I finally got on board a Little Roady autonomous shuttle today and rode the entire 5.3 mile loop over to Olneyville Square and back, and I give the experience two enthusiastic thumbs up. Not only was it comfortable and kind of fun, but along the way I got to see how an efficient, readily available, public transit system could really enhance life in Providence for all residents. People are using this. And it’s free.
Last May the Little Roady Pilot Project launched the first self-driving shuttles in Rhode Island. The fleet of electric vehicles offers rides along a fixed route in the Woonasquatucket River Corridor of Providence.
You don’t need to check a schedule, just go to one of the stops and wait a few minutes. The website has an “autonomous shuttle live route” map that shows in real time where all the vehicles are. The route moves in a counter-clockwise direction (because we live in the northern hemisphere) and during service hours you will see the shuttle icons bouncing along.
I hopped on the shuttle in front of the railroad station on Gaspee Street at 1:35pm and was back by 2:10pm which my driver, Jean, said was fairly typical. (In fact, the website says the trip from Olneyville to the train station is 20 minutes.) At first I jumped in the back where there are four seats with seatbelts. There is no air conditioning but the large side windows crank down completely and it was pleasantly breezy. The roof is a gray-tinted lucite (?) panel — it feels very open. The entire vehicle was clean and tidy.
I shared the back with a young man who kept his own counsel while a woman had jumped in the front and made a phone call. Both these passengers seemed to be regulars. In Olneyville the woman got out and I took the opportunity to jump in the front seat for the return. This gave me a chance to ask Jean (rhymes with gene) a few questions and he could not have been more engaging. He has been “driving” the shuttle since the project launched; the position requires a chauffeur’s license. The website uses the term “fleet attendant” but Jean said “driver” was fine. He admitted it takes some getting used to . . not having a steering wheel. He has a stick-and-keypad device in his lap (see photo below) but the route and the stops are all pre-programmed.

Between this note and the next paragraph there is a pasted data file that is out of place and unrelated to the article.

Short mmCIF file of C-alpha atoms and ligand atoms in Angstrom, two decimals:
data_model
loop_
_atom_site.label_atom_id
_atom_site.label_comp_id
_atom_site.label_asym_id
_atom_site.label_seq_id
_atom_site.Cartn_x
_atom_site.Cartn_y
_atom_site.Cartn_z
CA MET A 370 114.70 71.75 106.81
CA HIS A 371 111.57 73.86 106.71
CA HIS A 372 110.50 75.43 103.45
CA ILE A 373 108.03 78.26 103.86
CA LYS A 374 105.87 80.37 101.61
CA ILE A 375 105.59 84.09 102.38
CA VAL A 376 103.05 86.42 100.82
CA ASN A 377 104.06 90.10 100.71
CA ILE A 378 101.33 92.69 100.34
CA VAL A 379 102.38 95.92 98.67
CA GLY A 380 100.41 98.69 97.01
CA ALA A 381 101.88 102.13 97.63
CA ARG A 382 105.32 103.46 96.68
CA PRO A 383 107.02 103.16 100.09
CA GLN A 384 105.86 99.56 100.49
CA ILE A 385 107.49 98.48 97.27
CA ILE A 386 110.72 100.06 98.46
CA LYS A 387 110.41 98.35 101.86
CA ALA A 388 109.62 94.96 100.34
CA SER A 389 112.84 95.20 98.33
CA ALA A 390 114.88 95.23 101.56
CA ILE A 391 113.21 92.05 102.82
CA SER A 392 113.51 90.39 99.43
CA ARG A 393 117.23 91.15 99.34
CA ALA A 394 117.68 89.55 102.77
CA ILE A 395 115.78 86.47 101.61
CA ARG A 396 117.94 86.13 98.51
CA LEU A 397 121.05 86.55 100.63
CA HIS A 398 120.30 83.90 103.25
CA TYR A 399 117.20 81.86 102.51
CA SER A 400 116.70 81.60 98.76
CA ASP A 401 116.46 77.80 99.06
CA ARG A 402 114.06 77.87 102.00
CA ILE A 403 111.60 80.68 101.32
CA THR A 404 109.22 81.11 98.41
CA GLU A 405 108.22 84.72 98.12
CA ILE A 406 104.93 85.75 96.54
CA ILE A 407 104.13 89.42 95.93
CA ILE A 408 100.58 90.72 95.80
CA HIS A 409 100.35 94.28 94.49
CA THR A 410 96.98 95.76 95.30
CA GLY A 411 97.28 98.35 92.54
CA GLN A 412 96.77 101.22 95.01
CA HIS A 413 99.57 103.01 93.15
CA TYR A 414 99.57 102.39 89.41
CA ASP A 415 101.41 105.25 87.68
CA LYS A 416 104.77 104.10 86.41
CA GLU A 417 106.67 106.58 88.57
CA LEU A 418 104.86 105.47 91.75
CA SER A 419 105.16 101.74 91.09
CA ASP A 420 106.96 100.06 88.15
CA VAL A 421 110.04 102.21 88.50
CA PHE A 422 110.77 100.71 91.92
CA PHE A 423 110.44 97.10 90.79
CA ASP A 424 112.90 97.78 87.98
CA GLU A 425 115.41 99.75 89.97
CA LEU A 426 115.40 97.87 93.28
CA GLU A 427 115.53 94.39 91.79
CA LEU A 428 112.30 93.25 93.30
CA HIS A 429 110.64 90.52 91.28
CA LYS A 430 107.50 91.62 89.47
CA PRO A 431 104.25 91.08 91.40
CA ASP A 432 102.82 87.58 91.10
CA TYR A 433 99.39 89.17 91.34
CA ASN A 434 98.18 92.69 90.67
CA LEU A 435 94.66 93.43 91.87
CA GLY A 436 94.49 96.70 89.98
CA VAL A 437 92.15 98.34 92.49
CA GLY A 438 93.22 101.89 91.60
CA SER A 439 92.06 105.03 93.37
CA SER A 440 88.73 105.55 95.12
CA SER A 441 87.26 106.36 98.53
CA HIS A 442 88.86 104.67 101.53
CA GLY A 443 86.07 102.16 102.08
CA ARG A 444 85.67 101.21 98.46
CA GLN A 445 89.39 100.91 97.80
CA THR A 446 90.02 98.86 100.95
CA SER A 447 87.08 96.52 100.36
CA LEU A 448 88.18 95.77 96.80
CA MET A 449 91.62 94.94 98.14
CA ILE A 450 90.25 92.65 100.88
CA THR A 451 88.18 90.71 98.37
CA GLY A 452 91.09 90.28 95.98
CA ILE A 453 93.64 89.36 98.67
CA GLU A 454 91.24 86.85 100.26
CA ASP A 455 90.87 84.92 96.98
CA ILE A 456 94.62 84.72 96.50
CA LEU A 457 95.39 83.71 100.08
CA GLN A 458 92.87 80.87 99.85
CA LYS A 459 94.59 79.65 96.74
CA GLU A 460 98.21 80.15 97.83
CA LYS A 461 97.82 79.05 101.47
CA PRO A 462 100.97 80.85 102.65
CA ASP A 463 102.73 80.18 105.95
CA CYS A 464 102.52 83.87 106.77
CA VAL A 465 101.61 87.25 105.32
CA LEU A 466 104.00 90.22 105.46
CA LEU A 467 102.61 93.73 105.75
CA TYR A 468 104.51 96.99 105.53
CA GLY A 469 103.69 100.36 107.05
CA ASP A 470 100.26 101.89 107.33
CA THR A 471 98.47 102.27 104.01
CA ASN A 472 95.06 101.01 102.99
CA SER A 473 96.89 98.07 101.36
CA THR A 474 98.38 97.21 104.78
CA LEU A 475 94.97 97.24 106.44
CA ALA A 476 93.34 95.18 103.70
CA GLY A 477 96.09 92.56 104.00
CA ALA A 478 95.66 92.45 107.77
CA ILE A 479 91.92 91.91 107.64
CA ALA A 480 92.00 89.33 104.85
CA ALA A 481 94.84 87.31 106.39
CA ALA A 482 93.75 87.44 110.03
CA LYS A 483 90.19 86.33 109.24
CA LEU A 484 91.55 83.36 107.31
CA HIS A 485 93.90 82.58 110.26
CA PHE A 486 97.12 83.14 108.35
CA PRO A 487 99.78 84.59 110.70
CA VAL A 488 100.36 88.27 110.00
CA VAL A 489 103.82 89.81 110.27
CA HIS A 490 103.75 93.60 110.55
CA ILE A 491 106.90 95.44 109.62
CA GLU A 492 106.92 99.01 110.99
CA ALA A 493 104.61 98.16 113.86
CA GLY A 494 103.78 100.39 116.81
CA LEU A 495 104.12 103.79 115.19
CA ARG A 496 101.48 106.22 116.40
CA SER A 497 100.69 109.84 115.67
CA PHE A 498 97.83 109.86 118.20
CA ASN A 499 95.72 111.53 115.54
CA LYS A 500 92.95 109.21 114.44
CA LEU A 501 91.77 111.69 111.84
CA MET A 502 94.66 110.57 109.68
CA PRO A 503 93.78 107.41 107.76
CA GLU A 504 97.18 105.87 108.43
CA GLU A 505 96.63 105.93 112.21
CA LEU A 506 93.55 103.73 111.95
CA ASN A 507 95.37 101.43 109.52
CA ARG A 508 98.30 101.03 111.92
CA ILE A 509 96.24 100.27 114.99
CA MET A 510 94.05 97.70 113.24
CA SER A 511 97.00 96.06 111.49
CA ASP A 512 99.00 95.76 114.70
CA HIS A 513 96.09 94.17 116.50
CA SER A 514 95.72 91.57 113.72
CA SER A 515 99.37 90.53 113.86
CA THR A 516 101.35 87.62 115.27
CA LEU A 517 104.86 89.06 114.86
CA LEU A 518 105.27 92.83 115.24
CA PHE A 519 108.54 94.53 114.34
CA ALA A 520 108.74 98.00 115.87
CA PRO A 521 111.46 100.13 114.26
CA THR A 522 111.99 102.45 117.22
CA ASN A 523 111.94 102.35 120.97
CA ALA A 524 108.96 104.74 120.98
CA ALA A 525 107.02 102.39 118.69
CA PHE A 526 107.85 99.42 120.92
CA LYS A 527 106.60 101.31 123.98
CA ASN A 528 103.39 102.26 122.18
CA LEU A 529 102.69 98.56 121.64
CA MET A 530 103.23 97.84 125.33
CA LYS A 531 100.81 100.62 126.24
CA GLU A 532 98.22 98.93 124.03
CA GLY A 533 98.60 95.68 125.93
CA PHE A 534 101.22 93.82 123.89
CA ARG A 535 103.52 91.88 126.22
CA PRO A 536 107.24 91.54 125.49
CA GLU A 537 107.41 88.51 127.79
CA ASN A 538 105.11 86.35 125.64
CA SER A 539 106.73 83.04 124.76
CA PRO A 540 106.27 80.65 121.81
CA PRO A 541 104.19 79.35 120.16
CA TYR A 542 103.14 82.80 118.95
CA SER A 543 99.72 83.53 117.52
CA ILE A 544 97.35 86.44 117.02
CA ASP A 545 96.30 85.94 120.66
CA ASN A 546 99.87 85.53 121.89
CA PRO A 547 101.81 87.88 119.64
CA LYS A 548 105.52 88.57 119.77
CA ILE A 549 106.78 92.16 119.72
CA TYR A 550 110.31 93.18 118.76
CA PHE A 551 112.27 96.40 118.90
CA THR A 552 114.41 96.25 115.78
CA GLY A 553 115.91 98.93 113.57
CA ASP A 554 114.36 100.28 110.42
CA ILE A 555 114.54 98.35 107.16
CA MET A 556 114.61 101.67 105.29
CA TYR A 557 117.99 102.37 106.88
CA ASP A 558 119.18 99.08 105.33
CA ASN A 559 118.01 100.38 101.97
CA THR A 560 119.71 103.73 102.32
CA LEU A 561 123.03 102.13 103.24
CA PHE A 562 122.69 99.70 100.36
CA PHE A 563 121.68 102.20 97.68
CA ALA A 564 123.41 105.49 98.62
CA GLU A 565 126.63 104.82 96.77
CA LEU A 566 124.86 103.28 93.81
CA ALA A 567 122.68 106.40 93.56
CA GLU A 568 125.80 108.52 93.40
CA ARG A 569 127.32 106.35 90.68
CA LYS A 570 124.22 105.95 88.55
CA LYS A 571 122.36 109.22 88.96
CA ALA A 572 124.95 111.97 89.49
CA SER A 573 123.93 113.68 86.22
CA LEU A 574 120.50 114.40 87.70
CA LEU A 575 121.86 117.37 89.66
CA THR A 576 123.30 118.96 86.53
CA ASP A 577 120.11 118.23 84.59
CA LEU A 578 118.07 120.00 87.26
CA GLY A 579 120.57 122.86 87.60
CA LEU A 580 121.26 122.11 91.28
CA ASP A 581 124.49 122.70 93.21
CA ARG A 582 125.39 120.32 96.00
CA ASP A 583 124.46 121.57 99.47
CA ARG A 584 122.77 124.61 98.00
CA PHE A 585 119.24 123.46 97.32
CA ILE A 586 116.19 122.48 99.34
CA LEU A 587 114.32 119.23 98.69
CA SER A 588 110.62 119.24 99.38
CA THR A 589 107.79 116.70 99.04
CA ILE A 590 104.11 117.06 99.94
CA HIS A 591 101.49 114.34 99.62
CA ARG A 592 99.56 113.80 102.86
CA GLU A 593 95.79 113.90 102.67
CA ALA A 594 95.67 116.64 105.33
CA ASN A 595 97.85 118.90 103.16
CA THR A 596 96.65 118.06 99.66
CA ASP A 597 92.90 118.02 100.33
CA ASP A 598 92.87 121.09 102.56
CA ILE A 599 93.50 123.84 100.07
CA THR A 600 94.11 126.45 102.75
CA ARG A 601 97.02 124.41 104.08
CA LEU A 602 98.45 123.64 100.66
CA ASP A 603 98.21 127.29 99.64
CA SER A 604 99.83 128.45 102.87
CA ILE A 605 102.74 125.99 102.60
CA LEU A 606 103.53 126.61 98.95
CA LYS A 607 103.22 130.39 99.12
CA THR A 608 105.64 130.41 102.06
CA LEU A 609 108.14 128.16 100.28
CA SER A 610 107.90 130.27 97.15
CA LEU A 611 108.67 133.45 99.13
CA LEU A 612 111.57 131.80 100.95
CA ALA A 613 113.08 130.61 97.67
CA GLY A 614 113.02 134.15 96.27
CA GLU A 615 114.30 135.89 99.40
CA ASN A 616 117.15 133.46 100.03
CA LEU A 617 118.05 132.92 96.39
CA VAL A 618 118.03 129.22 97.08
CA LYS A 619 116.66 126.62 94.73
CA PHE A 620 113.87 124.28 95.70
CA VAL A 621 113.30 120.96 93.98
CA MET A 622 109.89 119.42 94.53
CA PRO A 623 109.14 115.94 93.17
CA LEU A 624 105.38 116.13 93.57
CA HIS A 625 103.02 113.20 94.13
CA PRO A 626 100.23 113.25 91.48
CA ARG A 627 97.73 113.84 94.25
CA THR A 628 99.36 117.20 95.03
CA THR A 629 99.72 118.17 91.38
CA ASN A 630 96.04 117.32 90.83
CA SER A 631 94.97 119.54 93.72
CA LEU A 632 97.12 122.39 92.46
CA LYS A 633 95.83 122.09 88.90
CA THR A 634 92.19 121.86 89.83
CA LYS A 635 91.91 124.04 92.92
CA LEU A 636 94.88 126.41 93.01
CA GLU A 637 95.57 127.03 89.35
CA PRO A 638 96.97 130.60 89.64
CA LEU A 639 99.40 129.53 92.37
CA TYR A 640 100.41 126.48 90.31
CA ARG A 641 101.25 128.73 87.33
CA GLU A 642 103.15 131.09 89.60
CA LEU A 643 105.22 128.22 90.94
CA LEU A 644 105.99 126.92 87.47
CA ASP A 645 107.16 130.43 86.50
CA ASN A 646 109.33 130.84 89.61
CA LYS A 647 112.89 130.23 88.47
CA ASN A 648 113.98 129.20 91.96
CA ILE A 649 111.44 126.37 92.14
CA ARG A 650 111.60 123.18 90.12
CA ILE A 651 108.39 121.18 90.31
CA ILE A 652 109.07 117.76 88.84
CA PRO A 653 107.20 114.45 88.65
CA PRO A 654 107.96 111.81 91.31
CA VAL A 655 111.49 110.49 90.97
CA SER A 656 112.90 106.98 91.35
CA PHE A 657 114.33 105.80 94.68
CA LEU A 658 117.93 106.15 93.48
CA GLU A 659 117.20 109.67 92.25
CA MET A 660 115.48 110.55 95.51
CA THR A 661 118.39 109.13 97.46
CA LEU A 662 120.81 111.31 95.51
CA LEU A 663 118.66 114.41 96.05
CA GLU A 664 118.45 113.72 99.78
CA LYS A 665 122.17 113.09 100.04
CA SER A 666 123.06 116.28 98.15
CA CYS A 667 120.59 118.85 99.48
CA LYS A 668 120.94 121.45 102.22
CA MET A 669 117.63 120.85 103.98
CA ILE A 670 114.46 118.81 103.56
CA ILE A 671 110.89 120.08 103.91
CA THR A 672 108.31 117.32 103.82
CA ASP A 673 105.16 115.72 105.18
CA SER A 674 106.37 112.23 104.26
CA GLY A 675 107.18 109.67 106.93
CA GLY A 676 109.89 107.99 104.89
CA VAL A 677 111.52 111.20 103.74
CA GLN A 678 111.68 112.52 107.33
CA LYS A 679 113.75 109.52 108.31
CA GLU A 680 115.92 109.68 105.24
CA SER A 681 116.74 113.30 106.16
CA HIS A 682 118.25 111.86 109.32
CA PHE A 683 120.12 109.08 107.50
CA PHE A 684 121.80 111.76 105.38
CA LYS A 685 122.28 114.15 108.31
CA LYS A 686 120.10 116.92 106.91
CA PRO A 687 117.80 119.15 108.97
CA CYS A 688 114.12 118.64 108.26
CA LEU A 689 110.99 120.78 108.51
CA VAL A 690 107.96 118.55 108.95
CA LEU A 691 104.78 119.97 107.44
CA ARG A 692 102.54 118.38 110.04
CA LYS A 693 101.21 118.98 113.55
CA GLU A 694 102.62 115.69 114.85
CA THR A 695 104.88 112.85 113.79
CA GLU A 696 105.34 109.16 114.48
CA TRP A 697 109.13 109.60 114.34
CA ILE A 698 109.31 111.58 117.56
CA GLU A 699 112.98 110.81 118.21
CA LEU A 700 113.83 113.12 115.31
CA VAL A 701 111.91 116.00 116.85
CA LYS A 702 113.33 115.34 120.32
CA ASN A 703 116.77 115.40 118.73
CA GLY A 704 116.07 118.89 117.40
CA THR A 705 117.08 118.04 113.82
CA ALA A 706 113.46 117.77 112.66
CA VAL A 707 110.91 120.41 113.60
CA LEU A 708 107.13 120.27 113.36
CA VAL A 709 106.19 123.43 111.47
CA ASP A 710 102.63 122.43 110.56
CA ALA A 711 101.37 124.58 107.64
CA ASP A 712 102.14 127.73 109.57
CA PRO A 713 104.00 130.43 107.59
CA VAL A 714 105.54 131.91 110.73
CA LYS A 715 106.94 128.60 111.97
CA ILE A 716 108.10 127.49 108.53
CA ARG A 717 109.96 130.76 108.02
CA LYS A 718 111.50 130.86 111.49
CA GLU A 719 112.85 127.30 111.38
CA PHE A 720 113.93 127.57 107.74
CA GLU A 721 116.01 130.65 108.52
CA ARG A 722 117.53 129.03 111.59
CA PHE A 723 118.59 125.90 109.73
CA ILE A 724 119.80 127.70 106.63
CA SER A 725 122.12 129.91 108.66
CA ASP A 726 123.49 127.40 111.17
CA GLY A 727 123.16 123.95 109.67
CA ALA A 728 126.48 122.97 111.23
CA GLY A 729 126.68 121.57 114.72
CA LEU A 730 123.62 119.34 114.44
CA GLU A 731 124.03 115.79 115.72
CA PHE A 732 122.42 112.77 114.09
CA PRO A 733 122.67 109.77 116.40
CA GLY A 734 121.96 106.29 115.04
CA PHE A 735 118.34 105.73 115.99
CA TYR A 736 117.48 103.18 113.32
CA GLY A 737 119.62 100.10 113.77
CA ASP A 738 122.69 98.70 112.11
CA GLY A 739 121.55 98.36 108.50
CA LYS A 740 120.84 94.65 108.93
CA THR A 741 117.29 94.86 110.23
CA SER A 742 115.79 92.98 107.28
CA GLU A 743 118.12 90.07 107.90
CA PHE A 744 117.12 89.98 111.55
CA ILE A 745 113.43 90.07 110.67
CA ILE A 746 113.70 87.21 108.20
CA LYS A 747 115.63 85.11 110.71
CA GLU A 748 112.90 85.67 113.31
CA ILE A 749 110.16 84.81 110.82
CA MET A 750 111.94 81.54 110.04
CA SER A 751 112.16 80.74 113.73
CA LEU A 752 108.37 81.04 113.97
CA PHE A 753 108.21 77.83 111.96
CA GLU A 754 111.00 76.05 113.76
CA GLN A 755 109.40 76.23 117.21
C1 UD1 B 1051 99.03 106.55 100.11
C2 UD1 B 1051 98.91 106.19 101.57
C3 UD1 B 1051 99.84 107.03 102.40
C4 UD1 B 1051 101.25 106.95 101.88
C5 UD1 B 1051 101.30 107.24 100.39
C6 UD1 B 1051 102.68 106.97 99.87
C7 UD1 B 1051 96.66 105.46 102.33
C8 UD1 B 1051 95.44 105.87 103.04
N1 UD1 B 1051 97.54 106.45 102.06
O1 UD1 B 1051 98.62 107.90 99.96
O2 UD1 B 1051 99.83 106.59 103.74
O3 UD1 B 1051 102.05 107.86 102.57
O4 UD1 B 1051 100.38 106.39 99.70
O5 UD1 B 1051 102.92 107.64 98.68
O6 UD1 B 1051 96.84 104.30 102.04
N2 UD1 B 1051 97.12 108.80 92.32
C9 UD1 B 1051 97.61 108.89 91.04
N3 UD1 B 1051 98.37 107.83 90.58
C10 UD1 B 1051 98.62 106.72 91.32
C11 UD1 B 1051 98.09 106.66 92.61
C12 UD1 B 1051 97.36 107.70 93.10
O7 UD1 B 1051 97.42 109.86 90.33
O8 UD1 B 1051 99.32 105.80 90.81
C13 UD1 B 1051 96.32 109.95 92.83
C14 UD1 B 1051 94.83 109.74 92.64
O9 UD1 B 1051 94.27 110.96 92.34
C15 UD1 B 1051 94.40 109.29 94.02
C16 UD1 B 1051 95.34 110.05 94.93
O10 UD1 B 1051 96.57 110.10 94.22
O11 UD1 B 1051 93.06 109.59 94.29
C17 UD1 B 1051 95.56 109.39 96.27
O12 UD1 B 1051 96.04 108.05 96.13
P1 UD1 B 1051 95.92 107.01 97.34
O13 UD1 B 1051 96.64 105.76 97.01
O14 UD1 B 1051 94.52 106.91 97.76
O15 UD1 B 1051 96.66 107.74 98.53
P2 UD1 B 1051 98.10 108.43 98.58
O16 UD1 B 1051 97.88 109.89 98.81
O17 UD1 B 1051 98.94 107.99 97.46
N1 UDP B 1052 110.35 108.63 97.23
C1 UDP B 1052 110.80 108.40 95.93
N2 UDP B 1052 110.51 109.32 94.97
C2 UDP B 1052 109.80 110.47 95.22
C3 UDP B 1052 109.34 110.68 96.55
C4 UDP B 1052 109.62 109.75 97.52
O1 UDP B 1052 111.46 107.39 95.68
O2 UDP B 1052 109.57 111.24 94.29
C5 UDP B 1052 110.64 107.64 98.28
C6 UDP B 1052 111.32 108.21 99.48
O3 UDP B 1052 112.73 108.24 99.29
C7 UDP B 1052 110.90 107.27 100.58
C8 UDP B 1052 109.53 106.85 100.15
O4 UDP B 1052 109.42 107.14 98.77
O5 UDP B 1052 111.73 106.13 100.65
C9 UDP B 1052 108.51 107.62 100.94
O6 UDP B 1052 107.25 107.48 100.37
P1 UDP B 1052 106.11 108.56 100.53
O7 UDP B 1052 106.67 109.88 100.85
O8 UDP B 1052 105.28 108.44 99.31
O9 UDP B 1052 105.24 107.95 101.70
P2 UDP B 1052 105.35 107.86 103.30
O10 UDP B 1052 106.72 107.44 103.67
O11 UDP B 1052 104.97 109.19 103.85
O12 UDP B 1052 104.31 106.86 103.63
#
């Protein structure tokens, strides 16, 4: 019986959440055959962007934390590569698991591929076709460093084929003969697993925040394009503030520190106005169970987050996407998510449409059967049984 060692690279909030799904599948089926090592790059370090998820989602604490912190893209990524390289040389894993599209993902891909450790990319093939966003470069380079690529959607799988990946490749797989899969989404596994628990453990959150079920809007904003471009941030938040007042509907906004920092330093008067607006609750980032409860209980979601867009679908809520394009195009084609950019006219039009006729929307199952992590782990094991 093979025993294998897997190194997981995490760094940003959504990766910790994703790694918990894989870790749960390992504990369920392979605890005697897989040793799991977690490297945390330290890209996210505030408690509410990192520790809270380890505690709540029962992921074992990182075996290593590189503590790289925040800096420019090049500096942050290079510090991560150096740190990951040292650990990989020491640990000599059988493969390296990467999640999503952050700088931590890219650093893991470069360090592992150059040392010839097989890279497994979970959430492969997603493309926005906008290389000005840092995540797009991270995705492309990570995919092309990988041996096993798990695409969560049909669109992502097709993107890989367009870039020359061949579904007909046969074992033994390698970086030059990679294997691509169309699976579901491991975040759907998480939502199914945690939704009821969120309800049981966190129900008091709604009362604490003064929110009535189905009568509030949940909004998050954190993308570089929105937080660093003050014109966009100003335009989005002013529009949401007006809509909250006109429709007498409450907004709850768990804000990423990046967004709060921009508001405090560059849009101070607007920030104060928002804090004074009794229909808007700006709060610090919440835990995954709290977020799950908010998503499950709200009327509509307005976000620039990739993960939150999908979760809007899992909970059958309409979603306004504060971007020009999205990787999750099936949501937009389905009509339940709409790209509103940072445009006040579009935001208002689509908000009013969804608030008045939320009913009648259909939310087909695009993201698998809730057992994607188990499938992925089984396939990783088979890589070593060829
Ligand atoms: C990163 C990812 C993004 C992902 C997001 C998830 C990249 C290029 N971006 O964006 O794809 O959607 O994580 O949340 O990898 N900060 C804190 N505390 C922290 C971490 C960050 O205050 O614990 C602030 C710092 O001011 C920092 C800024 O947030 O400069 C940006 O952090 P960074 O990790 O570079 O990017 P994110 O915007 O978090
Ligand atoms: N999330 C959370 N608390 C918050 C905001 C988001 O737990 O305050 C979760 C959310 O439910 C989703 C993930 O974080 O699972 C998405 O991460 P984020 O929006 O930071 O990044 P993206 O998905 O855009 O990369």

Heading out along Valley Street we picked up an older man and woman near a supermarket, each carrying two large bags filled with groceries. They clambered out at Olneyville Square. This shuttle may have made that shopping trip possible for those two — it was not a walkable distance or them with those bags.
On my return, two cheerful women jumped in at Valley Street. I wish I had gotten their names, but the excursion was over before I knew it.
Go here for a map to the 12 stops. (The jig-and-a-jog at Alco gets you right behind the WaterFire Arts Center in case you want to go check out the Museum of the Moon exhibit.) And of course, passengers must exit on the sidewalk side.
All the vehicles have names — ours was Matcha. Jean said the public had been asked to submit name ideas, but he doesn’t know what or who Matcha refers to. I can’t find any info on this.
The service runs 7 days-a-week from 6:30am to 6:30pm, through May 2020. More background at ecoNews RI.”
This is the charming Jean who was happy to answer my questions.
A sign like the one below, and a short section of curbing marked in green, marks the pick-up spots. It’s only 10-12 minutes between vehicles.